Self or State?: Leader Narcissism, Self-Interest, and Foreign Policy

My book manuscript pushes the question "how do leaders matter?" forward by asking "what do leaders want?" and investigating variation in leader goals. Instead of assuming that all leaders emphasize state interests or political capital above all else, I argue that variation in what leaders want and how much they value different goals is determined largely by personality. I use grandiose narcissism to study variation in what leaders want, and how that variation in leader goals impacts foreign policy decision-making and behavior. More specifically, I argue that grandiose narcissists focus on acting in ways which shore up and promote their inflated self-views.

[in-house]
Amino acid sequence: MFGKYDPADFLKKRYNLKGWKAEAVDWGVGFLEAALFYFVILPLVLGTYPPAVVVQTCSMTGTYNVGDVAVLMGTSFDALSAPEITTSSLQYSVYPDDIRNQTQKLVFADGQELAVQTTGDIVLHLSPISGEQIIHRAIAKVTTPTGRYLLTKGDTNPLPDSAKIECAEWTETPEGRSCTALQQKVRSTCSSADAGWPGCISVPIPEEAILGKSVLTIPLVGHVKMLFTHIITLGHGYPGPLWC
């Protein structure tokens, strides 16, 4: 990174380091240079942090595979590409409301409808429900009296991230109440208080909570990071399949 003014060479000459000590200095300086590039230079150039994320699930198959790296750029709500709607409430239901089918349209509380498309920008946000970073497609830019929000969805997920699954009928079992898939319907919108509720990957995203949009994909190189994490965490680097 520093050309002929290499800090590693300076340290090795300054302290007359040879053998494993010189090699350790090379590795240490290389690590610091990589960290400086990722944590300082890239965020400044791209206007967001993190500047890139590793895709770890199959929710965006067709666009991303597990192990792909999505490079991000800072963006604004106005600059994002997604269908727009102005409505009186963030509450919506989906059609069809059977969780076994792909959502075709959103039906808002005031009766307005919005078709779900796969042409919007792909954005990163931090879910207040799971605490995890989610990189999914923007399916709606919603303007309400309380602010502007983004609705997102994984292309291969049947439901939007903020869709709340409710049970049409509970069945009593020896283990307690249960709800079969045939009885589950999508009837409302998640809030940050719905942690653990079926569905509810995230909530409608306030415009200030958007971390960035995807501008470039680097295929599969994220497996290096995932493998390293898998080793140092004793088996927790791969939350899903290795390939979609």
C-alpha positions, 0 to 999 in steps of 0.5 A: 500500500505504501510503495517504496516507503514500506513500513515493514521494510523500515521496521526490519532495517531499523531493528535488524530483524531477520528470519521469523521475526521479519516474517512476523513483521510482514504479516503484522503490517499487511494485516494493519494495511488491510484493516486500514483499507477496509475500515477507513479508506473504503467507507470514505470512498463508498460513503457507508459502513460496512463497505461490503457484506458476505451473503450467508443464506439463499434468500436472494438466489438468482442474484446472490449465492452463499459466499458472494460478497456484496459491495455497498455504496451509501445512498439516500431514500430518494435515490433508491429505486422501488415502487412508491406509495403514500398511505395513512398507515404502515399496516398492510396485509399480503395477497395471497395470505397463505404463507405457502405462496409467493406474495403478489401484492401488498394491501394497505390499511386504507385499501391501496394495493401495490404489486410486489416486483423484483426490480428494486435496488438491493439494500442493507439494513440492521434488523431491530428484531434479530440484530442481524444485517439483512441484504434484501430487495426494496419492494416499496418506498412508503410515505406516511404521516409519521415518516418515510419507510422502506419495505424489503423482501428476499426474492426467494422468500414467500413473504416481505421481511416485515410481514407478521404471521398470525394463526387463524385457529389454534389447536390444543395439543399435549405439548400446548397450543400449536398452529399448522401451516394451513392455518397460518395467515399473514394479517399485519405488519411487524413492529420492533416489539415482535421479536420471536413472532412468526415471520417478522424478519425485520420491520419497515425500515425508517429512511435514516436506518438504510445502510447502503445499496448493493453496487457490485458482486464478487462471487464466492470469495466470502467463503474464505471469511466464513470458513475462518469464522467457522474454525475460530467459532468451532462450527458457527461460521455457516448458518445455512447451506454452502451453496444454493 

I use mixed-methods to test my theory and evaluates how grandiose narcissism in US presidents impacts foreign policy and international conflict behavior from 1789-2009. Narcissistic leaders' focus on inflated self-image maintenance affects the frequency of conflict initiation, behavior during conflict, and conflict targets. First, narcissistic leaders will more often turn to international violence to achieve their objectives. These leaders are aggressive in pursuit of accolades and objectives associated with their grand visions, and often lack the perspective-taking abilities useful for navigating diplomatic solutions. Second, during international conflict, narcissists will avoid making clear public statements of resolve and instead act-out their sense of self through strength projection and dramatically sinking costs. Narcissists will often fail to clearly state their country's interests during a conflict because they are more focused on maintaining their self-image. Finally, narcissists will often engage in conflict against Great Powers. This tendency towards Great Power conflict emerges from their more frequent focus on and engagement with Great Power politics. Although narcissists are driven towards securing high-profile diplomatic success, they will often engage in aggressive behavior. These behaviors often occur behind-the-scenes and occur when narcissistic leaders are frustrated by a lack of progress or they perceive an opportunity to promote their inflated sense of self through domineering behavior.